Microsoft's Surface Duo 2 could fix the biggest issues with the original

Surface Duo 2020
Surface Duo 2020 (Image credit: Daniel Rubino / Windows Central)

What you need to know

  • Microsoft's Surface Duo 2 could include 5G support and an improved camera.
  • Job listings appeared on Microsoft's website mentioning the Surface Duo and 5G.
  • Many of the job listings mentioning a Surface Duo successor have since been taken down.

Microsoft's Surface Duo has a unique form factor that allows Microsoft to experiment with a new form factor. While innovative in its design, it doesn't feature the most cutting edge specs. It runs on an older Snapdragon processor, doesn't support 5G, and has a camera that's not great compared to other devices. It appears that these shortcomings could be fixed with a Surface Duo 2. Job listings on Microsoft's website mention 5G support and an improved camera for the Surface Duo.

The job listings were spotted by Windows Latest, but many of the listings have since been removed. There are, however, some job listings still up on Microsoft's website that suggest a Surface Duo successor with 5G support and a better camera.

One listing for an SW/FW Engineer lists 5G technologies. Under the responsibilities section, it states:

Job responsibilities will encompass working across a team of high impact individuals who are designing and coding RF drivers, RF board bring up including LTE and 5G technologies, factory tools, modem protocols, mobile operator certifications and PTCRB/GCF certifications on Surface Duo devices. The job is highly dynamic and involves working across various disciplines to successfully deliver the product with the Surface Duo experience and quality.

The qualifications section for this listing also mentions 5G:

Deep familiarity with one or more of the following areas – RFFE bring up/modem protocols/modem power and performance/telephony/5G radio technologies.

Another listing is for a "Principal Android Camera System Architect/Engineer - Surface Development."

The responsibilities section of that listing mentions AI features for a camera:

We are seeking a camera system architect to define and deliver great customer experiences on our future Surface products. You will define customer experiences through expert end to end camera pipeline knowledge of the Android platform on QC processors. The candidate will develop pipeline architect features that integrate output of the hardware ISP and supplemental image processing algorithms utilizing computational photography and AI/ML algorithms from various partners. Understanding the processing blocks (CPU, GPU and NPU) capability and optimizing feature integration for power/performance and seamless customer experience will be key. You will help define the camera architecture and work with partners and algorithm development engineers in the development of deep learning and AI features.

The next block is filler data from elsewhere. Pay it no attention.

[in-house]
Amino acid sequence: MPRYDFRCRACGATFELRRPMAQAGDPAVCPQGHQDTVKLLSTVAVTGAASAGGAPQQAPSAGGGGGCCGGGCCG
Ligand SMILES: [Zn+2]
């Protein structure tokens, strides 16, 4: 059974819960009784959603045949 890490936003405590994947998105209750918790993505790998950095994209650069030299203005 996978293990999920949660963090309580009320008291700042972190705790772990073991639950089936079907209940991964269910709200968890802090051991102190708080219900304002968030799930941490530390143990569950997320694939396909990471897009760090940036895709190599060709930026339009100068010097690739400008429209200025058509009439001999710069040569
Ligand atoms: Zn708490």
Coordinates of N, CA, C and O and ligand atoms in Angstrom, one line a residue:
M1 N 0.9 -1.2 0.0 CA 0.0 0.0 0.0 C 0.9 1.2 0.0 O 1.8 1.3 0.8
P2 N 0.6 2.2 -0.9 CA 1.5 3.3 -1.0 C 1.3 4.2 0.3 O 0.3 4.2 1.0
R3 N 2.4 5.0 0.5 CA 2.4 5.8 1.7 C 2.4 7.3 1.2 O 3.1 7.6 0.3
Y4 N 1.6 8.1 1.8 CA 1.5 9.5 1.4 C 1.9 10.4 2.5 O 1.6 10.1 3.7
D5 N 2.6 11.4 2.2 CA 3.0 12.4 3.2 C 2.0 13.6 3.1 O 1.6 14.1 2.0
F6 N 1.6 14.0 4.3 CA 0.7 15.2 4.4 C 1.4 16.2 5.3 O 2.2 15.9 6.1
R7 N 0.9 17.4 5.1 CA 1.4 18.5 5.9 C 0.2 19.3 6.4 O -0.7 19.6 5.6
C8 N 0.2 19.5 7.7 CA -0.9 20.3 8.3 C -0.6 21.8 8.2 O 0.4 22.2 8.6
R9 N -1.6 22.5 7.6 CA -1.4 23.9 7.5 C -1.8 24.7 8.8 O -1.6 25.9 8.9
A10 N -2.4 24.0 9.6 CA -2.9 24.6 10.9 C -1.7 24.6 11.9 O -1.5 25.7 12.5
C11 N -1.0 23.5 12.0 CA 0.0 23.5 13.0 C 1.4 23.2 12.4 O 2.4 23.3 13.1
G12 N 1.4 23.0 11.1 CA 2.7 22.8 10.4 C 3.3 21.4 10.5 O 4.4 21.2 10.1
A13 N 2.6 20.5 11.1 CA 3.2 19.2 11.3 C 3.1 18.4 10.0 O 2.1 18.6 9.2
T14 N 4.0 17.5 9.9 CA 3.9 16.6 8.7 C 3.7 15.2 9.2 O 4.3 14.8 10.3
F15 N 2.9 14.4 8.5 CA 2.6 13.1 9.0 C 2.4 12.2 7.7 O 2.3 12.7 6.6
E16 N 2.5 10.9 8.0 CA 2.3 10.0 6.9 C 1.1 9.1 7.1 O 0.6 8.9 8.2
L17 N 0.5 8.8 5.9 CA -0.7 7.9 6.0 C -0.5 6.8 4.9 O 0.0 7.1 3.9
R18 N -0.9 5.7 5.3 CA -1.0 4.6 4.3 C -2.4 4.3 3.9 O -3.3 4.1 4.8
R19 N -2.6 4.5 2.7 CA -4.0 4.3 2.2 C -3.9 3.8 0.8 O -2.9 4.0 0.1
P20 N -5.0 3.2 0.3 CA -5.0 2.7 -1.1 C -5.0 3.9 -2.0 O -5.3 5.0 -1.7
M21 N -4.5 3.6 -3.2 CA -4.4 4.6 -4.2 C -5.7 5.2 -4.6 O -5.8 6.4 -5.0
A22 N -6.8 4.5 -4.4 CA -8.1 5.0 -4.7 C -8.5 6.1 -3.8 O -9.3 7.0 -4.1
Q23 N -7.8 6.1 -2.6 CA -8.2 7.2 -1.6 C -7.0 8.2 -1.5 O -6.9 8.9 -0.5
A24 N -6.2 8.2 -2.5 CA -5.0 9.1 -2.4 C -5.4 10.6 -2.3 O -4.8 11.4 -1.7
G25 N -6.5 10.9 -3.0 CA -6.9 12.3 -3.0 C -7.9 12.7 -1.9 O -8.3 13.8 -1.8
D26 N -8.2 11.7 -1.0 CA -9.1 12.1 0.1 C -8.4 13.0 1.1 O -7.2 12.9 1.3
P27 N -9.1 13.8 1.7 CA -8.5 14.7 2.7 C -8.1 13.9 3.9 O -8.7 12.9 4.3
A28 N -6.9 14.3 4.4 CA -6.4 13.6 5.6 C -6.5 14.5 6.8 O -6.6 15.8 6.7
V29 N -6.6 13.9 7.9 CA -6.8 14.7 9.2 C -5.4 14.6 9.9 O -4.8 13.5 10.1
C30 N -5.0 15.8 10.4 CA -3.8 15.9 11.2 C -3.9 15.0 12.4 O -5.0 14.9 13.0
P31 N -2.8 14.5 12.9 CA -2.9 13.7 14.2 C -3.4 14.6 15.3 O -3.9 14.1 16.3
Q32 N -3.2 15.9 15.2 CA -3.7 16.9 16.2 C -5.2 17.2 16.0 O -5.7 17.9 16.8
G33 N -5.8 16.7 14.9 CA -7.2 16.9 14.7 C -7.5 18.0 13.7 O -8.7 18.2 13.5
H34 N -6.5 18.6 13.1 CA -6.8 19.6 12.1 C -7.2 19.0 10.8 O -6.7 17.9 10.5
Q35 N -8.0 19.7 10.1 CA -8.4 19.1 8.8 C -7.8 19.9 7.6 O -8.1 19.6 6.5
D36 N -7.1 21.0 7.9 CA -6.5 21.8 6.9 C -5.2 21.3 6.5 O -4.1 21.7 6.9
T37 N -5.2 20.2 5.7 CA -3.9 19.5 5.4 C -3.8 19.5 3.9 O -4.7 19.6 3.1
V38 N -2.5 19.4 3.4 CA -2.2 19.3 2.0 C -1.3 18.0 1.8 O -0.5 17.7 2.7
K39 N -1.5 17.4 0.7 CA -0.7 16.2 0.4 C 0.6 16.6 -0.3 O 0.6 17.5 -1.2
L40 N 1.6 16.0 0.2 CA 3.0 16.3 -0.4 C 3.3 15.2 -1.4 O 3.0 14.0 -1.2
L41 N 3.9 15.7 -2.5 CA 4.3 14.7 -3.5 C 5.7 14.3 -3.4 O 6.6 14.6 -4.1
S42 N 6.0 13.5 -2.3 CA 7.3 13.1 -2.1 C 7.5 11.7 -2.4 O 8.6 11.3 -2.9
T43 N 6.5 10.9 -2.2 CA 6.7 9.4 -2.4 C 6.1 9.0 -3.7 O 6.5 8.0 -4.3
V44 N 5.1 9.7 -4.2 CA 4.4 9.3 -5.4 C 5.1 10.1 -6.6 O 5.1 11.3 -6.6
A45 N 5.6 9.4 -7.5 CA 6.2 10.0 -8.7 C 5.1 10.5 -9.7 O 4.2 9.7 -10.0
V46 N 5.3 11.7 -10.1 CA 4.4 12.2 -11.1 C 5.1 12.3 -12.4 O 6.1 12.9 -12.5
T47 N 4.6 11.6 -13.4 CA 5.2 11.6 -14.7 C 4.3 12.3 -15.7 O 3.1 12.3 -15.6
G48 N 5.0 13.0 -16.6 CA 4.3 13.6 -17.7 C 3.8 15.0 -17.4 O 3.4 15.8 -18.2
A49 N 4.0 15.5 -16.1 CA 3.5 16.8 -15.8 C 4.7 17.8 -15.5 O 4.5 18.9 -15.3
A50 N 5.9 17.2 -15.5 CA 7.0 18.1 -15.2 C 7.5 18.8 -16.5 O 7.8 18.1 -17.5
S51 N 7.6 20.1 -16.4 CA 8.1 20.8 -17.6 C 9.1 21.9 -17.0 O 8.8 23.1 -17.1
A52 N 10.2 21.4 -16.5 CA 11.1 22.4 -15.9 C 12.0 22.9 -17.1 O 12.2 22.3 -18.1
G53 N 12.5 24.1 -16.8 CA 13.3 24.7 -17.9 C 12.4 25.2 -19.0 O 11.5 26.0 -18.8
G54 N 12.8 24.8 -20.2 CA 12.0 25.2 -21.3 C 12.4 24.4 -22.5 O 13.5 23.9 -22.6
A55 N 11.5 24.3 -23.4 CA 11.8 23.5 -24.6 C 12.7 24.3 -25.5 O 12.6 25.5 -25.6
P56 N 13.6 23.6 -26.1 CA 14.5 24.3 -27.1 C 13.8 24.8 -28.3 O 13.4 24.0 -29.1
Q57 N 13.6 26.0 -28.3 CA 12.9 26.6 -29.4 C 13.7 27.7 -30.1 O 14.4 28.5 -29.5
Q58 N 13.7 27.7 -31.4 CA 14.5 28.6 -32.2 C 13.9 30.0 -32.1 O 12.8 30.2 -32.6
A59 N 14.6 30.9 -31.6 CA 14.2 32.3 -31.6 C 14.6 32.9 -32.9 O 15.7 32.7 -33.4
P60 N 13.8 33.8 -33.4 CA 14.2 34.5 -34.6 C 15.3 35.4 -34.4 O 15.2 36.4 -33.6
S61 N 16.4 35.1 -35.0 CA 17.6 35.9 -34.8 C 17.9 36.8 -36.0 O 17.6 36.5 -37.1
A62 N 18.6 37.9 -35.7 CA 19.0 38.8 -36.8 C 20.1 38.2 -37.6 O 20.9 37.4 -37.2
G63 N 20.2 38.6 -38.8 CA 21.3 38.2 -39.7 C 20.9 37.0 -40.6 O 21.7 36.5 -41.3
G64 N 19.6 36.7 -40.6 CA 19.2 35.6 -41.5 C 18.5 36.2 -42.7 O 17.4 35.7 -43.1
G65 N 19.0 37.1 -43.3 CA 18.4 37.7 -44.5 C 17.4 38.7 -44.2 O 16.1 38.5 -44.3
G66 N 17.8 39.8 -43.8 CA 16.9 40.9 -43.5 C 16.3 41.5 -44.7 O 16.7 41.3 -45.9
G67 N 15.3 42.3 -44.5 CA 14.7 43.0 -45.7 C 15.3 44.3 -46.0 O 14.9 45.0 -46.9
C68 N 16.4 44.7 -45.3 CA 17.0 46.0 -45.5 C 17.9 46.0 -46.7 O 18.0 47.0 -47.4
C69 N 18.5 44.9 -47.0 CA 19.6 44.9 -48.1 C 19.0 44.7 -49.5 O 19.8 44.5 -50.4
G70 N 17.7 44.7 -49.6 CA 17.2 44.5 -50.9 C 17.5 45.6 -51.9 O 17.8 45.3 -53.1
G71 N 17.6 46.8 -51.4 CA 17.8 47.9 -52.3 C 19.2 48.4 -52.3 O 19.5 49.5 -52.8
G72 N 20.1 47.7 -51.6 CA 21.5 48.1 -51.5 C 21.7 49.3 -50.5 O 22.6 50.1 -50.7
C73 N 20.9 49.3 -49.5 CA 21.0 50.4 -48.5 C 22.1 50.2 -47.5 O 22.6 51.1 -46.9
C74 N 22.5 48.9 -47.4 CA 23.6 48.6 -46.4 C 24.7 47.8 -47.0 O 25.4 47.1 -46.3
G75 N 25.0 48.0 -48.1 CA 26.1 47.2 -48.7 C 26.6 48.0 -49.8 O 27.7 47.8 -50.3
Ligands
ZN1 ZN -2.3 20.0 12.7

These listings are from last fall, and Microsoft isn't accepting applications for either of them at this time. The other job listings referenced by Windows Latest were taken down before we could grab any quotes.

The fact that Microsoft is working on a Surface Duo successor isn't new, but these listings give us another glimpse of how it could be better than the original. In our piece covering what we expect to see from Microsoft's Surface lines in 2021, we mention that Microsoft is working on a Surface Duo 2 that Microsoft would like to see come out in late 2021.

The piece states:

Whereas Surface Duo v1 was intended initially as a pocketable Surface than ran a version of Windows, it morphed in its final stages into an Android phone. That explains why it is missing "phone things" like NFC, Qi Wireless, runs an older CPU, has no 5G, or a good camera. It was never intended to be an Android phone.So, what happens when the Surface team can build the hardware knowing its new role? We are expecting many of version one's shortcomings fixed in v2. Let's see what happens.

Fixing shortcomings could very well come in the form of 5G support and a better camera, though we'll have to see what Microsoft announces before anything is 100% confirmed.

Sean Endicott
News Writer and apps editor

Sean Endicott brings nearly a decade of experience covering Microsoft and Windows news to Windows Central. He joined our team in 2017 as an app reviewer and now heads up our day-to-day news coverage. If you have a news tip or an app to review, hit him up at